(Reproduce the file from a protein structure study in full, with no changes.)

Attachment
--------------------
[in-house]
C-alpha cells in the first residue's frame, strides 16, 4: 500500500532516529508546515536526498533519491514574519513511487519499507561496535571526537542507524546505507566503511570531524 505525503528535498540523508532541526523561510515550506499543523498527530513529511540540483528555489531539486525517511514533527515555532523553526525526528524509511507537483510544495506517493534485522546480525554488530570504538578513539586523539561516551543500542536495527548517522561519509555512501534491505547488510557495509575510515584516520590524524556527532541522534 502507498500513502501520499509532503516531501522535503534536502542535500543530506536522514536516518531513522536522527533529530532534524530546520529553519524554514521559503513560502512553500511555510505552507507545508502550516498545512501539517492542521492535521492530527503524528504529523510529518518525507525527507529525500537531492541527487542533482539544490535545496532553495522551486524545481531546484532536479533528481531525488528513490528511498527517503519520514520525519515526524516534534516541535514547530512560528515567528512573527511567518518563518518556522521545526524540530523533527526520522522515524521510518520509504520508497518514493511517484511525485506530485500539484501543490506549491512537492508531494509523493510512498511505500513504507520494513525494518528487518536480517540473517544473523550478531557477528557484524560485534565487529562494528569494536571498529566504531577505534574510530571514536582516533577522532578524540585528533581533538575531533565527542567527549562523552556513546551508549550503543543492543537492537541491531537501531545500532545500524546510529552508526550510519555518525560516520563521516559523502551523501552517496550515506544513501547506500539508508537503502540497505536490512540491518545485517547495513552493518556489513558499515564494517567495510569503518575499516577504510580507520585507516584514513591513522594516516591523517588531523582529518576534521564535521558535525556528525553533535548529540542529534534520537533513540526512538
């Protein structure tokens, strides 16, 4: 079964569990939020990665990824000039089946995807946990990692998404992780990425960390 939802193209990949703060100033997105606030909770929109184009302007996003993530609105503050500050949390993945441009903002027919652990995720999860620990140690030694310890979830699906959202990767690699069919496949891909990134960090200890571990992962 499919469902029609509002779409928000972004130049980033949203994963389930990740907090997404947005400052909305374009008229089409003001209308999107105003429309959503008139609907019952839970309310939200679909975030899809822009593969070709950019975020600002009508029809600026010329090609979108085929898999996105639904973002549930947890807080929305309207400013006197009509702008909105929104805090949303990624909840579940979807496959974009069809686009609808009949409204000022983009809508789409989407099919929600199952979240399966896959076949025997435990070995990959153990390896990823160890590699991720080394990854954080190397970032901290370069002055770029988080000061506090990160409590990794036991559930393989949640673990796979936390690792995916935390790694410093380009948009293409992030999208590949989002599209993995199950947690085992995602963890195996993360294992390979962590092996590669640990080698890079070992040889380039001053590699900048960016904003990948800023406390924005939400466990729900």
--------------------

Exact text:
[in-house]
C-alpha cells in the first residue's frame, strides 16, 4: 500500500532516529508546515536526498533519491514574519513511487519499507561496535571526537542507524546505507566503511570531524 505525503528535498540523508532541526523561510515550506499543523498527530513529511540540483528555489531539486525517511514533527515555532523553526525526528524509511507537483510544495506517493534485522546480525554488530570504538578513539586523539561516551543500542536495527548517522561519509555512501534491505547488510557495509575510515584516520590524524556527532541522534 502507498500513502501520499509532503516531501522535503534536502542535500543530506536522514536516518531513522536522527533529530532534524530546520529553519524554514521559503513560502512553500511555510505552507507545508502550516498545512501539517492542521492535521492530527503524528504529523510529518518525507525527507529525500537531492541527487542533482539544490535545496532553495522551486524545481531546484532536479533528481531525488528513490528511498527517503519520514520525519515526524516534534516541535514547530512560528515567528512573527511567518518563518518556522521545526524540530523533527526520522522515524521510518520509504520508497518514493511517484511525485506530485500539484501543490506549491512537492508531494509523493510512498511505500513504507520494513525494518528487518536480517540473517544473523550478531557477528557484524560485534565487529562494528569494536571498529566504531577505534574510530571514536582516533577522532578524540585528533581533538575531533565527542567527549562523552556513546551508549550503543543492543537492537541491531537501531545500532545500524546510529552508526550510519555518525560516520563521516559523502551523501552517496550515506544513501547506500539508508537503502540497505536490512540491518545485517547495513552493518556489513558499515564494517567495510569503518575499516577504510580507520585507516584514513591513522594516516591523517588531523582529518576534521564535521558535525556528525553533535548529540542529534534520537533513540526512538
């Protein structure tokens, strides 16, 4: 079964569990939020990665990824000039089946995807946990990692998404992780990425960390 939802193209990949703060100033997105606030909770929109184009302007996003993530609105503050500050949390993945441009903002027919652990995720999860620990140690030694310890979830699906959202990767690699069919496949891909990134960090200890571990992962 499919469902029609509002779409928000972004130049980033949203994963389930990740907090997404947005400052909305374009008229089409003001209308999107105003429309959503008139609907019952839970309310939200679909975030899809822009593969070709950019975020600002009508029809600026010329090609979108085929898999996105639904973002549930947890807080929305309207400013006197009509702008909105929104805090949303990624909840579940979807496959974009069809686009609808009949409204000022983009809508789409989407099919929600199952979240399966896959076949025997435990070995990959153990390896990823160890590699991720080394990854954080190397970032901290370069002055770029988080000061506090990160409590990794036991559930393989949640673990796979936390690792995916935390790694410093380009948009293409992030999208590949989002599209993995199950947690085992995602963890195996993360294992390979962590092996590669640990080698890079070992040889380039001053590699900048960016904003990948800023406390924005939400466990729900």